Investing Money Is Just Like Cooking Barbecue

It’s the height of summer here in New Jersey and since we aren’t dining out like we do normally this year, it’s a perfect time to fire up the grill and do some real barbecuing, isn’t it? Hopefully you can do that and well, as strange as it may seem, I find that barbecuing is a lot like investing basics! What?

Many people don't know a lot about investing, and so they're afraid to start. But investing basics are like making good barbecue, so let's get cooking!

Yes, you read that right. Before you write me off as crazy, follow along and I’ll explain how a good basic investing strategy is like cooking good barbecue (with the disclaimer that I’m neither a barbecue nor an investment expert). Many people don’t know a lot about investing, and so they’re afraid to start. This can have a significant impact on your retirement savings and the growth of your wealth. Learning the basics of investing isn’t that difficult, and in fact, it really is a lot like cooking barbecue!

Cooking Good Barbecue?

Despite my northern roots, I love a good barbecue just as much as the next person. Brisket, ribs, pork butt, chicken…it’s all good. So last week, when the country pork ribs were on sale at the supermarket, I picked up a few pounds and my mouth started to water for dinnertime to arrive. While they were cooking, I had time to think over the process and how similar it can be to good investing, and so here I present for your reading consumption (pun intended!): how to invest like you’re cooking barbecue.

Know What You Want

Just like an investment broker might say, even barbecue experts don’t always agree on what the finished product should look like. Some want a dry rub, others want it sauced. Some want it spicy, others want it sweet, and still others want it smoky. It could be beef, pork, chicken, or some other meat. You need to know at the start how you’re going to prepare your barbecue, because what you end up with depends on what you use. It’s the same with investing.

In investing you want a good return on your money (not too much to decide there!). But you also need to know what you’re willing to do to get that return: your risk tolerance. Greater risk can yield greater rewards, or greater losses. So it’s a matter of how much risk you are comfortable with, how long of a time frame you plan to invest, etc.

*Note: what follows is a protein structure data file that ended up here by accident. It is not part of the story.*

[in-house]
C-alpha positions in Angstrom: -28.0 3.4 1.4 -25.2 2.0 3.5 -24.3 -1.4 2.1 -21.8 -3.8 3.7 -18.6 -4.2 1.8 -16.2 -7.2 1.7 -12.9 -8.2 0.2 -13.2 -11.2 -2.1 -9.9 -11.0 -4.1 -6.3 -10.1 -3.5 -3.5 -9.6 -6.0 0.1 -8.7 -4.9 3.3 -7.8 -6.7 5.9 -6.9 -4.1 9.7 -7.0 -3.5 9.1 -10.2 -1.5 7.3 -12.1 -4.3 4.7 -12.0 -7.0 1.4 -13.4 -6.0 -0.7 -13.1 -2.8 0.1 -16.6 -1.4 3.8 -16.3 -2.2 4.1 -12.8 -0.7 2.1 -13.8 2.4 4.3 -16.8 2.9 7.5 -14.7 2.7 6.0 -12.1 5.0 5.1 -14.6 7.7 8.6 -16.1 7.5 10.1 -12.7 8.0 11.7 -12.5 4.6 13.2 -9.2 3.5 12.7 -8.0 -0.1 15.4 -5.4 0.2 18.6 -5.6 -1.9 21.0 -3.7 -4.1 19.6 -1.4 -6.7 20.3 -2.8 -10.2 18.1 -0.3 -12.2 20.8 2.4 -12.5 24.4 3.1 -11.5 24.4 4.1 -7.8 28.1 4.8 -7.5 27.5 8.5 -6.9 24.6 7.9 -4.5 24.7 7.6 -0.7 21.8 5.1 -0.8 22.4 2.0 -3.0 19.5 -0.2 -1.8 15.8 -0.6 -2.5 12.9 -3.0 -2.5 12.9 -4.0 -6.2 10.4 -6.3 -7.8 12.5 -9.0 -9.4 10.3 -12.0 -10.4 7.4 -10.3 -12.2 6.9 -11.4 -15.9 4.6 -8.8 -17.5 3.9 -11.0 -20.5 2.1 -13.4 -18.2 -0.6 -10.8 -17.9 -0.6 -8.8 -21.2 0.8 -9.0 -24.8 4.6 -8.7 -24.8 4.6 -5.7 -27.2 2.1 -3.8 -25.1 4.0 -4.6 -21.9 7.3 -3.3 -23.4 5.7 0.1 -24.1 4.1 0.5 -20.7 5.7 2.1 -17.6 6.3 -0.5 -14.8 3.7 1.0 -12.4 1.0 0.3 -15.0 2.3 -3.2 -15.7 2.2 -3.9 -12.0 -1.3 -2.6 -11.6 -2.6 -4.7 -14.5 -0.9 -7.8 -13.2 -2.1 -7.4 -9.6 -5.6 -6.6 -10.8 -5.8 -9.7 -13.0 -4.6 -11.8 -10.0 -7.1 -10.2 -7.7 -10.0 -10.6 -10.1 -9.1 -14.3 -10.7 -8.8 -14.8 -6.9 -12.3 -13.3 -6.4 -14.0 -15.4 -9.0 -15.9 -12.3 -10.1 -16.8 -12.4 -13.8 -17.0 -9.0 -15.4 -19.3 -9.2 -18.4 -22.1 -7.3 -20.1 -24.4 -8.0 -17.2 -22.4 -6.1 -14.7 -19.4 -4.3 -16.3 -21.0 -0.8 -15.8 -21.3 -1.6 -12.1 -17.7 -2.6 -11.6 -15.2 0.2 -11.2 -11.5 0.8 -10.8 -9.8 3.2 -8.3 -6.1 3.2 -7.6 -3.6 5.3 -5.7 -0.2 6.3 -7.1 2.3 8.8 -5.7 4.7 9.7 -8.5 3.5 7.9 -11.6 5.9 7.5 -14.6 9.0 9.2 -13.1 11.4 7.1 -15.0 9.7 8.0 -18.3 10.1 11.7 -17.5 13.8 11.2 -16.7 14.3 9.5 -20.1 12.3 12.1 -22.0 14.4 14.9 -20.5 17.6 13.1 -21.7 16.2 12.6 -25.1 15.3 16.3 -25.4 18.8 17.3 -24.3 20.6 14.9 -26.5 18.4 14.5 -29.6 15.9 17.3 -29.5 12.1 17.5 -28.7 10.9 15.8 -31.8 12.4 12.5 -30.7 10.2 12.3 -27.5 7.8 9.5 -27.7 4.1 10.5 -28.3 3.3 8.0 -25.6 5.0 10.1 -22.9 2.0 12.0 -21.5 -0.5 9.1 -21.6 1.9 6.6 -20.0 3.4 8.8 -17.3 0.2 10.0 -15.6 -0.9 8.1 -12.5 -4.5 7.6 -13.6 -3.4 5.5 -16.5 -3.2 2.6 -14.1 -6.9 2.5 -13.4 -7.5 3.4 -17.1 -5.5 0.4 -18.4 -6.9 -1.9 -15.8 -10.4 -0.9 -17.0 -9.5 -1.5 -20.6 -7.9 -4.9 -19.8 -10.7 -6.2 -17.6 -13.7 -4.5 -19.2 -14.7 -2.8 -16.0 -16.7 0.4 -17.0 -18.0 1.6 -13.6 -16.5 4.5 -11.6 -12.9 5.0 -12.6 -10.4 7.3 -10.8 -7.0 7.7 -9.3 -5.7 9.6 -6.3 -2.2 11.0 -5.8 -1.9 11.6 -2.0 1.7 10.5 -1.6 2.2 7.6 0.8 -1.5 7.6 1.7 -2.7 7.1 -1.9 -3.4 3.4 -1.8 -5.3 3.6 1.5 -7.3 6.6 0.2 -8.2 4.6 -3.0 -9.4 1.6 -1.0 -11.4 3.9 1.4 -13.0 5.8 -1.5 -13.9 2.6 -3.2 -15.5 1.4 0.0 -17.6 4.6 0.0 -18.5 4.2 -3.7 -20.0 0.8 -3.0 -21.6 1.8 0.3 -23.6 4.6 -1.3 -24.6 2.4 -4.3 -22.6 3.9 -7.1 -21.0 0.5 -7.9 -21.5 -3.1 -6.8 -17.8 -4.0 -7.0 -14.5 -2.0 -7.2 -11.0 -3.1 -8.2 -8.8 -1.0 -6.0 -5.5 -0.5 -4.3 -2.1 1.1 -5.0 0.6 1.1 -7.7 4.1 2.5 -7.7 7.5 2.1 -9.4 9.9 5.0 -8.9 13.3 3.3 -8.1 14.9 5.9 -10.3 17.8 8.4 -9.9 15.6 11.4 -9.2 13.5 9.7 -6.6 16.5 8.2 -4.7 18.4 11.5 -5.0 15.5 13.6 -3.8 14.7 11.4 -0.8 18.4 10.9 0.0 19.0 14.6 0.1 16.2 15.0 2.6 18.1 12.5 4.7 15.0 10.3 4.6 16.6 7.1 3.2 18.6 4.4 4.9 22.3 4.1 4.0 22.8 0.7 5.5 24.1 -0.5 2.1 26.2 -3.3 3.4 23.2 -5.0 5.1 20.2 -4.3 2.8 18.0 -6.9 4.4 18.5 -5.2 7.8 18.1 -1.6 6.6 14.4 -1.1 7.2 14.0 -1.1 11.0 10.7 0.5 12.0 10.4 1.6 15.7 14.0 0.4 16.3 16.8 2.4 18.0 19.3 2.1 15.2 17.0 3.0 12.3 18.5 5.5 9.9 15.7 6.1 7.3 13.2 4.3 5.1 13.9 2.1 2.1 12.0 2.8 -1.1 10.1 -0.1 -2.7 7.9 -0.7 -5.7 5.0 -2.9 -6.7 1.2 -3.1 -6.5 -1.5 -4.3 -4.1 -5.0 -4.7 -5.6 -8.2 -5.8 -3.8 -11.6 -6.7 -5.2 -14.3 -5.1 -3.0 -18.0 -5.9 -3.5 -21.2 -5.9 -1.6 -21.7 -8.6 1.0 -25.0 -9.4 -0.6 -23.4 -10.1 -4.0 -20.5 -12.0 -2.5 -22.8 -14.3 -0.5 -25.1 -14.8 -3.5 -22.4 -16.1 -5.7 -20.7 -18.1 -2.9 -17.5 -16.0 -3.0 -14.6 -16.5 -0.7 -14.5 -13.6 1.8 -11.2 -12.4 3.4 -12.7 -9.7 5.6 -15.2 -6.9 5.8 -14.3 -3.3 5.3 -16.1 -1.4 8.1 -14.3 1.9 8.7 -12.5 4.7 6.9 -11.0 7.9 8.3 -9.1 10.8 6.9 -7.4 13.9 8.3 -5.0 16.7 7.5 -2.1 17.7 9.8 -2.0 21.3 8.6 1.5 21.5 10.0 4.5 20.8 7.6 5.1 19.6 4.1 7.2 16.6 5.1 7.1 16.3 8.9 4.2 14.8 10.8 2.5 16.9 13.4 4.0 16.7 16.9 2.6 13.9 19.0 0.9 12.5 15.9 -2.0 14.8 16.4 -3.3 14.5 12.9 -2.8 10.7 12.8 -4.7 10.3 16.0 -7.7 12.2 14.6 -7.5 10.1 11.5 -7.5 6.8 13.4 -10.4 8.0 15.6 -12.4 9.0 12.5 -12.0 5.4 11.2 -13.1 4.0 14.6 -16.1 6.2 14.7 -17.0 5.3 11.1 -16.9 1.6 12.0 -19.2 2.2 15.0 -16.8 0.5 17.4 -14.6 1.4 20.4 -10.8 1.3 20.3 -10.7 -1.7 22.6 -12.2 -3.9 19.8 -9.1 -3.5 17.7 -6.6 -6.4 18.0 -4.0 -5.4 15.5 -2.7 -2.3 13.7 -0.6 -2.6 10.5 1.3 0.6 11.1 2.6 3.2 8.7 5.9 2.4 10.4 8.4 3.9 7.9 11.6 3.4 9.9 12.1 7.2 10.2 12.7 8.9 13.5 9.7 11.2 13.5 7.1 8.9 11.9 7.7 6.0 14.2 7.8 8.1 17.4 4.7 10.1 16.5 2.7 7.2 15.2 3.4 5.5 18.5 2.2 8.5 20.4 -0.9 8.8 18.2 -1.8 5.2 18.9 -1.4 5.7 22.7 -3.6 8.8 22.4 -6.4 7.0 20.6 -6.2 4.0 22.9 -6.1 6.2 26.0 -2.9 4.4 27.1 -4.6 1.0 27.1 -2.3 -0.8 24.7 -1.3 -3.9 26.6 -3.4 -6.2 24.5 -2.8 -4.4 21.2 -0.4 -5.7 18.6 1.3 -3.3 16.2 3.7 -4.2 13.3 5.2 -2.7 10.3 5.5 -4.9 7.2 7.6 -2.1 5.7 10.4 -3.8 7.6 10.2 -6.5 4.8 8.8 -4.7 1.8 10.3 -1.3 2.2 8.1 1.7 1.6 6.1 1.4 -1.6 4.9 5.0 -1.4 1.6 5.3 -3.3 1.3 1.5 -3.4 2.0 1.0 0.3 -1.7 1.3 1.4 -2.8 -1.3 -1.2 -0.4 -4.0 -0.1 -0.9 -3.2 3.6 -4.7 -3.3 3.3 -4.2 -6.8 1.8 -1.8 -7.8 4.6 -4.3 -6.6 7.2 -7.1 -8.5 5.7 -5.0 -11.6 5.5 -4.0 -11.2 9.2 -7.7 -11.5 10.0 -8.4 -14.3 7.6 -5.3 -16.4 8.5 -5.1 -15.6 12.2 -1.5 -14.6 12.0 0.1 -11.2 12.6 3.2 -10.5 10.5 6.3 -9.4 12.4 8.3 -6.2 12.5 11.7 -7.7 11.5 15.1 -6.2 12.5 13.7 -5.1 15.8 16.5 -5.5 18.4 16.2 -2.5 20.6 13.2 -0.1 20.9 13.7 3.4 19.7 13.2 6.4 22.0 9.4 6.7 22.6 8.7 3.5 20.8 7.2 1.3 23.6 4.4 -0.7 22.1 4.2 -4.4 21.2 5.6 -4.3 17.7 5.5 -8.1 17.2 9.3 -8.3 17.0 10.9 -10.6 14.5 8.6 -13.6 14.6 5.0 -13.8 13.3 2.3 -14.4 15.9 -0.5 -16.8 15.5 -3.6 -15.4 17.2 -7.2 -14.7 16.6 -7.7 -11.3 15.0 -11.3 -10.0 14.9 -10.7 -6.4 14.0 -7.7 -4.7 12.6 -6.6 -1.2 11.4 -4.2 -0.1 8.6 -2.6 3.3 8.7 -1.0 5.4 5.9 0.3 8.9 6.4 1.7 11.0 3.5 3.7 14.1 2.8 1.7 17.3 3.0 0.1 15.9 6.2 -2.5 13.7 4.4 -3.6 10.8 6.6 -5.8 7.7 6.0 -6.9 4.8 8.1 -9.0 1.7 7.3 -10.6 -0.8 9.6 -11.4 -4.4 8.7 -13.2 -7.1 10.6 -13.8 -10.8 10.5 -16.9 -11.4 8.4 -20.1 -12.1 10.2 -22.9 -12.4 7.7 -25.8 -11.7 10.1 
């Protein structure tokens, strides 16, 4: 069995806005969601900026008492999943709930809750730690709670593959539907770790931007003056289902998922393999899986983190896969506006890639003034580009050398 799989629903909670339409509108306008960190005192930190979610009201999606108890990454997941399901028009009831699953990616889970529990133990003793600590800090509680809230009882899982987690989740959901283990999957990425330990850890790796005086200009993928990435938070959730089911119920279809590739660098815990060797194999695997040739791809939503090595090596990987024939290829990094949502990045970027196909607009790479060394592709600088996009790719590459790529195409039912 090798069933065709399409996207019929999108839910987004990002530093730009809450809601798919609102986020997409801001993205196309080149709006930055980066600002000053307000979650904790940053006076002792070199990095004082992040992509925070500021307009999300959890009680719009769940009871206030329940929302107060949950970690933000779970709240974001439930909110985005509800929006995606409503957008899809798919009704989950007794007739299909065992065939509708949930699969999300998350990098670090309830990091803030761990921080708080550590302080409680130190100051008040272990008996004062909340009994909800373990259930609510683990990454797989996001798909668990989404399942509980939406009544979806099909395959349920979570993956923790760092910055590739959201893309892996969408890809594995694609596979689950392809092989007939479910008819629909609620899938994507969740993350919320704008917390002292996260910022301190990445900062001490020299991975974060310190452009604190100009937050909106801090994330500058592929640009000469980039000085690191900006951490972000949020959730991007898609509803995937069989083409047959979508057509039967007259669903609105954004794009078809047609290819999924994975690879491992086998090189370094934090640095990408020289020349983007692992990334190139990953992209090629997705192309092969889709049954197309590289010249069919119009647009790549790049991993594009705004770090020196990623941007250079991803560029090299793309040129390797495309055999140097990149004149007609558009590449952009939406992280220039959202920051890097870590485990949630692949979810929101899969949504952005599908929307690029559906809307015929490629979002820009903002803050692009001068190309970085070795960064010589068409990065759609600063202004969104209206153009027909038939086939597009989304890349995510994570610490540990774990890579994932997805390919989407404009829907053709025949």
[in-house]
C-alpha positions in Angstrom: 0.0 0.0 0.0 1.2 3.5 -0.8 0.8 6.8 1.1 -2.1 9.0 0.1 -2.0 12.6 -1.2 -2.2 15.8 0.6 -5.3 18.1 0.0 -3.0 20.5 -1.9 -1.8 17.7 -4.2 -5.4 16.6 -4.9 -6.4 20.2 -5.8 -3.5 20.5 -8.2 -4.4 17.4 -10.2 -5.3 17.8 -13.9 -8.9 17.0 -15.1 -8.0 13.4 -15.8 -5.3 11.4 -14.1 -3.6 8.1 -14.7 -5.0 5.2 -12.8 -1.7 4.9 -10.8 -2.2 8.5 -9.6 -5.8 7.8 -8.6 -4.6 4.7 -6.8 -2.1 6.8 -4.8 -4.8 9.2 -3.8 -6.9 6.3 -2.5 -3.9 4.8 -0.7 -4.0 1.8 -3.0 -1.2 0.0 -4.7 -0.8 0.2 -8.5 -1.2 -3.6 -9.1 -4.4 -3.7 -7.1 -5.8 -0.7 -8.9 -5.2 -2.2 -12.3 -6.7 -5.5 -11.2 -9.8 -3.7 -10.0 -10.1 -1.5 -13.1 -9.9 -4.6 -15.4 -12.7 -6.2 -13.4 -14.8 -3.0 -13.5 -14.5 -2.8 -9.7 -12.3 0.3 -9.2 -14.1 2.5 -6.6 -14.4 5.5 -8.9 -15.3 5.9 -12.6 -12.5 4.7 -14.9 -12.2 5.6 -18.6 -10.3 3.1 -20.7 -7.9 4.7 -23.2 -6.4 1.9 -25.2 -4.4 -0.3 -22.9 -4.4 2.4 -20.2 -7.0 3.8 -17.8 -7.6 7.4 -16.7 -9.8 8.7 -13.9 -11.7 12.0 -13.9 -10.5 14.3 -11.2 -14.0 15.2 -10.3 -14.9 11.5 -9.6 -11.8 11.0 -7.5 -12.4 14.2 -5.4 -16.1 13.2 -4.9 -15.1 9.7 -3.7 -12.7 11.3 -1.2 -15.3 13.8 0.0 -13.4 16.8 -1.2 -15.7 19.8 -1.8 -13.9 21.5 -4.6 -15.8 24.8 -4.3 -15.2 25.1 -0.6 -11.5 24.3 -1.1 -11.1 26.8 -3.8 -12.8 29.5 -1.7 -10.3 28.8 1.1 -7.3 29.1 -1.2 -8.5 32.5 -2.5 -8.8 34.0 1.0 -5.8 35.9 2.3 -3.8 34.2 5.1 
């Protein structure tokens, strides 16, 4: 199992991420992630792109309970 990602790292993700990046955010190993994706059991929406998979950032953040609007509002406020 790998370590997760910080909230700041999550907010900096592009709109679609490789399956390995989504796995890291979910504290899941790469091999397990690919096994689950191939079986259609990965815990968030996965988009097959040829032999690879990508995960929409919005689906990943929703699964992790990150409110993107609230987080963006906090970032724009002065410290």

The good news is that a good investment counselor will always use a questionnaire which aims to determine how much risk you can tolerate, and generally they result in putting you somewhere on a risk scale. It computes a suggested asset allocation (what percentage in riskier stocks versus what percentage in safer bonds). Every financial institution will have its own tool for assessing your risk tolerance, but for starters, you can try and determine it yourself by simply asking yourself some basic questions or try this investor questionnaire at Vanguard.

Making the Right Blend

While some barbecue experts may claim a secret ingredient, the real secret tends to be the blend or ratio of ingredients. For example, in a dry rub you want to plan the ratio of salt to sugar and also add in the element of heat. Balance is the key to great flavor.

In your investments, this balance consists of diversification and asset allocation. Diversifying your investments simply means not putting all your eggs in one basket, but making a good blend of asset classes. Asset classes include stocks and fixed interest bonds, but drilling down can also reference specific categories, such as large-cap growth or mid-cap value.

Asset allocation is the percentage of the pie you will invest in each main asset class. Over time your investments may shift your asset allocation (for example, if your stocks are outperforming your bonds, it may grow to a larger percent of your investment) and then you should rebalance, or move your investments to better reflect your desired asset allocation.

Cook It “Low and Slow”: Low

If barbecue had a motto, it would be “low and slow”. In case you’re not familiar with the term, it’s the method of cooking meat at a low temperature (the “low”) for a long time (the “slow”). Cooking it on low heat allows the meat to stay tender and moist, and helps to give barbecue its distinctive melt-in-the-mouth texture.